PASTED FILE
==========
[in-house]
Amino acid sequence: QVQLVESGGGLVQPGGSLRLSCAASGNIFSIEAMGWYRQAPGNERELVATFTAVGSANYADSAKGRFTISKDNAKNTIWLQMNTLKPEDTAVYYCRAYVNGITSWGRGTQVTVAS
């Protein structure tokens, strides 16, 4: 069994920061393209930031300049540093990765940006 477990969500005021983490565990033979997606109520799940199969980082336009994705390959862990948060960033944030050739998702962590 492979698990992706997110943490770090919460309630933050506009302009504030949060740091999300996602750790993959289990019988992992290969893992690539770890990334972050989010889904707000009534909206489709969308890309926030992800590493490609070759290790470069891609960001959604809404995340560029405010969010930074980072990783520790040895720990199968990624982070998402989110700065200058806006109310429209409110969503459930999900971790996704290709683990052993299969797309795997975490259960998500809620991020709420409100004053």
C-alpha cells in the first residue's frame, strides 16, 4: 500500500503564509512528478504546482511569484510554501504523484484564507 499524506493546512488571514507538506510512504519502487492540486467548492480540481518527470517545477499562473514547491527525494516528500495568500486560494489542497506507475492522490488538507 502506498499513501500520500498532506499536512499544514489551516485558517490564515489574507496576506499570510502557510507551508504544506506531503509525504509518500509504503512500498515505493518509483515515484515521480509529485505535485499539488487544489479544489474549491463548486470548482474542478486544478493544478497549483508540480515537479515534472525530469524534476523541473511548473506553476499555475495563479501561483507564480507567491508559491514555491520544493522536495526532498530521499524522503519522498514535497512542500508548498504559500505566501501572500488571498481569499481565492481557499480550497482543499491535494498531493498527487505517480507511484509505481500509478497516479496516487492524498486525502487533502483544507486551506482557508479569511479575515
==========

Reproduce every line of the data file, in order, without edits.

[in-house]
Amino acid sequence: QVQLVESGGGLVQPGGSLRLSCAASGNIFSIEAMGWYRQAPGNERELVATFTAVGSANYADSAKGRFTISKDNAKNTIWLQMNTLKPEDTAVYYCRAYVNGITSWGRGTQVTVAS
């Protein structure tokens, strides 16, 4: 069994920061393209930031300049540093990765940006 477990969500005021983490565990033979997606109520799940199969980082336009994705390959862990948060960033944030050739998702962590 492979698990992706997110943490770090919460309630933050506009302009504030949060740091999300996602750790993959289990019988992992290969893992690539770890990334972050989010889904707000009534909206489709969308890309926030992800590493490609070759290790470069891609960001959604809404995340560029405010969010930074980072990783520790040895720990199968990624982070998402989110700065200058806006109310429209409110969503459930999900971790996704290709683990052993299969797309795997975490259960998500809620991020709420409100004053």
C-alpha cells in the first residue's frame, strides 16, 4: 500500500503564509512528478504546482511569484510554501504523484484564507 499524506493546512488571514507538506510512504519502487492540486467548492480540481518527470517545477499562473514547491527525494516528500495568500486560494489542497506507475492522490488538507 502506498499513501500520500498532506499536512499544514489551516485558517490564515489574507496576506499570510502557510507551508504544506506531503509525504509518500509504503512500498515505493518509483515515484515521480509529485505535485499539488487544489479544489474549491463548486470548482474542478486544478493544478497549483508540480515537479515534472525530469524534476523541473511548473506553476499555475495563479501561483507564480507567491508559491514555491520544493522536495526532498530521499524522503519522498514535497512542500508548498504559500505566501501572500488571498481569499481565492481557499480550497482543499491535494498531493498527487505517480507511484509505481500509478497516479496516487492524498486525502487533502483544507486551506482557508479569511479575515